Prof. Weidner is a Distinguished Professor in the Department of Geosciences and Director of the Mineral Physics Institute at Stony Brook University. His research interests focus on mineral physics and seismology. The ultimate goals are to combine these areas to help define the physical and chemical state as well as the dynamic processes of the Earth's mantle and crust. Prof. Weidner's research has included earthquake seismology, but currently focuses on using laboratory studies of Earth materials to define constraints on the state and evolution of the Earth.
 

 

How not to Predict Earthquakes

Dr. Christiane Stidham

7:30 to 8:30 p.m.
Friday March 24, 2006

Ever since the realization that earthquakes are a natural consequence of plate tectonics, much emphasis in geophysics and seismology has been focused on the goal of predicting earthquakes, but very little movement towards successful earthquake prediction has proven possible. While the effort continues, much seismological study now focuses instead on other ways of assessing earthquake threat. Wherever there are plate boundaries and faults, we can assume that earthquakes will occur in the future, even if we can not predict exactly when. The best way to prepare for that eventuality is therefore to improve our understanding of what will occur when those earthquakes come – where will the worst ground shaking occur? What will be the overall extent of the ground shaking? How long will the ground shaking last? More and more, we have the ability to use three-dimensional computer models of the Earth and computer simulations of earthquakes to answer these questions, and to take a look at possible future earthquake scenarios.

Dr. Christiane Stidham is a lecturer in the Geosciences Department at Stony Brook University. Her background is in both geology and geophysics, the product of a torturous graduate career. After a Berkeley dissertation on computer models of northern California earthquakes, she continued to a Harvard post-doc on computer models of southern California earthquakes (so as not to leave out the other California). The exciting prospect of using these techniques in other seismologically active areas, like Taiwan, is on the horizon.

 

 

 

Beach Erosion: 
The parade of problems, and solutions,
(and more problems) along Long Island’s south shore.

Prof. Henry Bokuniewicz

7:30 to 8:30 p.m.
Friday April 28, 2006

Erosion is a natural condition of ocean beaches but it becomes a problem when we believe we have to do something about it.  A tour along Long Island’s south shore shows that the nature and severity of shore erosion changes from place to place, as does our perception of the problem.  How we deal with erosion has also changed over time.  Coney Island is a recreational resource for millions, and represents a century of societal investment.  Fire Island includes natural wilderness but it is also our natural levee against coastal flooding for south shore communities.  Montauk is a historical and cultural resource but must it be sacrificed to supply sand to the beaches to the west?  Our response to shore erosion will vary from place to place and represents a commitment for posterity.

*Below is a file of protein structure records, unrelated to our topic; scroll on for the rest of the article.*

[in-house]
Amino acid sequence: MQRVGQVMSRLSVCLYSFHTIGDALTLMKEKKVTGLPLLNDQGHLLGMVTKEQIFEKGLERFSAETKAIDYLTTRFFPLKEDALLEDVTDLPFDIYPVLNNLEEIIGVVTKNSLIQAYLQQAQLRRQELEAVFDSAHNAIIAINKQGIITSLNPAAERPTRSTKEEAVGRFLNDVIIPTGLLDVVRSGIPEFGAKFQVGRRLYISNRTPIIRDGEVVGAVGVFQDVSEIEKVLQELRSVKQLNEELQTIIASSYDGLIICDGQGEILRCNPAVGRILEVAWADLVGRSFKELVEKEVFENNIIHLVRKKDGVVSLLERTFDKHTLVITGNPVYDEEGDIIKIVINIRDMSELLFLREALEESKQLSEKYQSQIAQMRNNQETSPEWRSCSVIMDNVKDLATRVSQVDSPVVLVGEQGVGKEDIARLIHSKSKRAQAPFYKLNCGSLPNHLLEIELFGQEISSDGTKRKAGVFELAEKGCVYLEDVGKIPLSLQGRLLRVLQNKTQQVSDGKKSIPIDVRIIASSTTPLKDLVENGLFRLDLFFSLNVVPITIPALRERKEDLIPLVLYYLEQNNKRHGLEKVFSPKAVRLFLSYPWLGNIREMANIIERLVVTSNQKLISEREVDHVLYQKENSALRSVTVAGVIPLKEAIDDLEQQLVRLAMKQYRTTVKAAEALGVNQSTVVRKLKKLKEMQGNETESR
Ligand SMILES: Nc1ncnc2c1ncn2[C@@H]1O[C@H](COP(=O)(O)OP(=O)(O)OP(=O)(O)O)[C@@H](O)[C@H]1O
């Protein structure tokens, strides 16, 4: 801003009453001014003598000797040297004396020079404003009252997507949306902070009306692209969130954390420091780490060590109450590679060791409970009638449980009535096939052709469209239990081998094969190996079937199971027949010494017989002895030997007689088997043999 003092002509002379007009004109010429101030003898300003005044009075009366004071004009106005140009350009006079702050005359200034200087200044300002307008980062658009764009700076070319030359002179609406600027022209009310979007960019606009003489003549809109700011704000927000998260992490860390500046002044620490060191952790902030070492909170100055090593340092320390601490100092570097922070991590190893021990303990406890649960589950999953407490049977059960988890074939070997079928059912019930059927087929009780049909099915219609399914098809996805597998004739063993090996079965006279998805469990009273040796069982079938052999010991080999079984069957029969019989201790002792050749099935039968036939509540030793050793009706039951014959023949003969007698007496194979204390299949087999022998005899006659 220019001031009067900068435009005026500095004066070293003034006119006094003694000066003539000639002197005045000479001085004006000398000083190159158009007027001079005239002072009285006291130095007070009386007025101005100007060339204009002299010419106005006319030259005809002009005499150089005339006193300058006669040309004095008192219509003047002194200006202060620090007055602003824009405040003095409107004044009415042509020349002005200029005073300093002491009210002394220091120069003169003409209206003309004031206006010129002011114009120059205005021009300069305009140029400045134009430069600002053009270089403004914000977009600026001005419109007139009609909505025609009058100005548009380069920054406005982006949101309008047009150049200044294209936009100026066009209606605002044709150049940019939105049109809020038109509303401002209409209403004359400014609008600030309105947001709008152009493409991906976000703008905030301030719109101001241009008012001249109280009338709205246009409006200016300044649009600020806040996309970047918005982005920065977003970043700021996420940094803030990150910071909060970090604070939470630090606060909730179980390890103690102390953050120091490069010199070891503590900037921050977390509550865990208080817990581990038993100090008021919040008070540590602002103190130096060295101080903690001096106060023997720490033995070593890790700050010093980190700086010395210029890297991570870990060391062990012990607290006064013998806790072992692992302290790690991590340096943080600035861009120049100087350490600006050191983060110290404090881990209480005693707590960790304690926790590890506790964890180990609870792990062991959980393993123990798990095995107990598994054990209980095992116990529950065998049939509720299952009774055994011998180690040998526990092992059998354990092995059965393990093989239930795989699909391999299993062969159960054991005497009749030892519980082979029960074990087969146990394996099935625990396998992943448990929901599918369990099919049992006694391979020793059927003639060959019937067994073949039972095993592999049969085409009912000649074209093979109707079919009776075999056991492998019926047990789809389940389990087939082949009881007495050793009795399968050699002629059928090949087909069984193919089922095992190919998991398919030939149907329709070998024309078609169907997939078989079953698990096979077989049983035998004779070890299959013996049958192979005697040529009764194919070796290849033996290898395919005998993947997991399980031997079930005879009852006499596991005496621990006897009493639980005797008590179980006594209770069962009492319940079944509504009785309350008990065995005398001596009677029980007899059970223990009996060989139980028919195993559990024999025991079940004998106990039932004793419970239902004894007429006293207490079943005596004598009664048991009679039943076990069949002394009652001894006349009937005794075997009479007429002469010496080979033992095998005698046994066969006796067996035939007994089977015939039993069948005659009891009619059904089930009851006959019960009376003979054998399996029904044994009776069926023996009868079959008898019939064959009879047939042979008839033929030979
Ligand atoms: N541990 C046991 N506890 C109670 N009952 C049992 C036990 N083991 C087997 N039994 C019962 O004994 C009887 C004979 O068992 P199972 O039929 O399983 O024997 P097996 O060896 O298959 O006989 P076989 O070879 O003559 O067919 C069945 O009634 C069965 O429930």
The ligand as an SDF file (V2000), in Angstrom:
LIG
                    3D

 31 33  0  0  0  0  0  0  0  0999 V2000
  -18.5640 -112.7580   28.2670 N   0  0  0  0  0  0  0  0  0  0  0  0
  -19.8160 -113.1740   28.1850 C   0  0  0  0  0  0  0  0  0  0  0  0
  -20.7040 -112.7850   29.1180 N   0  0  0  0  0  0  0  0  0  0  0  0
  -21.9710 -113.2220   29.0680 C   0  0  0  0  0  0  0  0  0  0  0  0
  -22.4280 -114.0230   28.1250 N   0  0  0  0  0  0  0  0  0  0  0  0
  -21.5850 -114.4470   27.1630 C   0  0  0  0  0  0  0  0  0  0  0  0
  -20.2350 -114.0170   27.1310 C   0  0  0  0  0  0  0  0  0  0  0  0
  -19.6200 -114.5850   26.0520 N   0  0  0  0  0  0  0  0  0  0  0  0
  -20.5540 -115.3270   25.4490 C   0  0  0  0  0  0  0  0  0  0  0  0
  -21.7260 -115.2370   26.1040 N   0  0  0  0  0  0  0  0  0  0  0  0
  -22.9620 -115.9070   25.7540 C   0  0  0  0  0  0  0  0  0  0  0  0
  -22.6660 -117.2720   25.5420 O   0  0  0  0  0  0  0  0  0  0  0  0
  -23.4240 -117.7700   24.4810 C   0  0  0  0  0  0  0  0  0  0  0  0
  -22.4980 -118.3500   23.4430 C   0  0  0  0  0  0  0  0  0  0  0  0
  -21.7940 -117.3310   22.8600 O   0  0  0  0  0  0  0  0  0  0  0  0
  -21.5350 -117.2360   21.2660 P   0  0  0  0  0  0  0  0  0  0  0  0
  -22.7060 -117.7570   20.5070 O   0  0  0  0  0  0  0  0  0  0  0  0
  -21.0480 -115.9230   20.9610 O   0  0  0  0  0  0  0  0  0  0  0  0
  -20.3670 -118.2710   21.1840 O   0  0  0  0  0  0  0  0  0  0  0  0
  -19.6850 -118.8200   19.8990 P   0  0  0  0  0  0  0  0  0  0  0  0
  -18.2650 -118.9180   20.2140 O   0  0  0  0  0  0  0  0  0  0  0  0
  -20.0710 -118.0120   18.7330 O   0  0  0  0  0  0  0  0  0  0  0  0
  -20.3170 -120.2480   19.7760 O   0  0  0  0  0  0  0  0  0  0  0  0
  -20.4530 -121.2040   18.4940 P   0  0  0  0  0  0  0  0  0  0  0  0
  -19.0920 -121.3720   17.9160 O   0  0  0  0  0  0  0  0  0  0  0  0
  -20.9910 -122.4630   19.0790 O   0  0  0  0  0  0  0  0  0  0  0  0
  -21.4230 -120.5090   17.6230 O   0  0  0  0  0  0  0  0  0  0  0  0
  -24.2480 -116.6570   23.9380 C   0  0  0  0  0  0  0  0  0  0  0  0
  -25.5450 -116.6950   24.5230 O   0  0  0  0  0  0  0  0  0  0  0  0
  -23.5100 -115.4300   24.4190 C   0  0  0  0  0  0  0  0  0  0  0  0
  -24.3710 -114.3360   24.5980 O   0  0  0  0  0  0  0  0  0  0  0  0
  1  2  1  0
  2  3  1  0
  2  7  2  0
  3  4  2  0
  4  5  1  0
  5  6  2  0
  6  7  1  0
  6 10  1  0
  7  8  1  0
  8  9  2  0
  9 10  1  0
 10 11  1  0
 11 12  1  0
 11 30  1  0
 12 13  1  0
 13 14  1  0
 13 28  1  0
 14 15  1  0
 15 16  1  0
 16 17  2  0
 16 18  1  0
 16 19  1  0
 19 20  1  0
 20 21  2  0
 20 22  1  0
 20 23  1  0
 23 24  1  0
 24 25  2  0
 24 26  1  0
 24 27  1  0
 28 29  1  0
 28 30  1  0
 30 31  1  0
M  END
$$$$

Dr. Bokuniewicz is a Professor of Oceanography at the University’s Marine Sciences Research Center.  He has worked on problems of shore erosion along Long Island’s ocean beaches for 30 years with many of the coastal communities, NY State, the U.S. Army Corps of Engineers and the National Park Service.  He runs, at East Hampton, one of the longest, continuously-active, beach monitoring program in the country.  You can see some of the current studies at: http://alpha1.msrc.sunysb.edu/~coast/.

In-service credit available for teachers

If your school requires that you have a sequence of educational opportunities in order to receive in-service credit, please advise them that during the Fall Semester we will be offering one-hour of in-service credit for each of the:

Three Geology Open Nights
Usually meets fourth or last Friday of month 

Four Astronomy Open Nights
Website for more information is: www.astro.sunysb.edu/openight/opennite.html
Meets first Friday of month

Four The Worlds of Physics - 
Web site for more information is: insti.physics.sunysb.edu/Physics/worlds.html
Meets second Friday of month

Three The Living World
Website for more information is: life.bio.sunysb.edu/marinebio/livingworld

 

Geology Open Night, Astronomy Open Night, The Worlds of Physics and the Living World meet in ESS 001 at 7:30 p.m.

We will offer up to 7.5 hours of in-service credit for the Long Island Geologists field trip in Fall

Information is available on the Long Island Geologists web site is: www.geo.sunysb.edu/lig/

A more printable description of in-service credit offerings can be found at this link.


There will be Refreshments and Demonstrations after the Presentations.

Admission is FREE!

Presentations are in Room 001 ESS Building SUNY Stony Brook

How do I get to the Earth and Space Sciences Building at SUNY Stony Brook?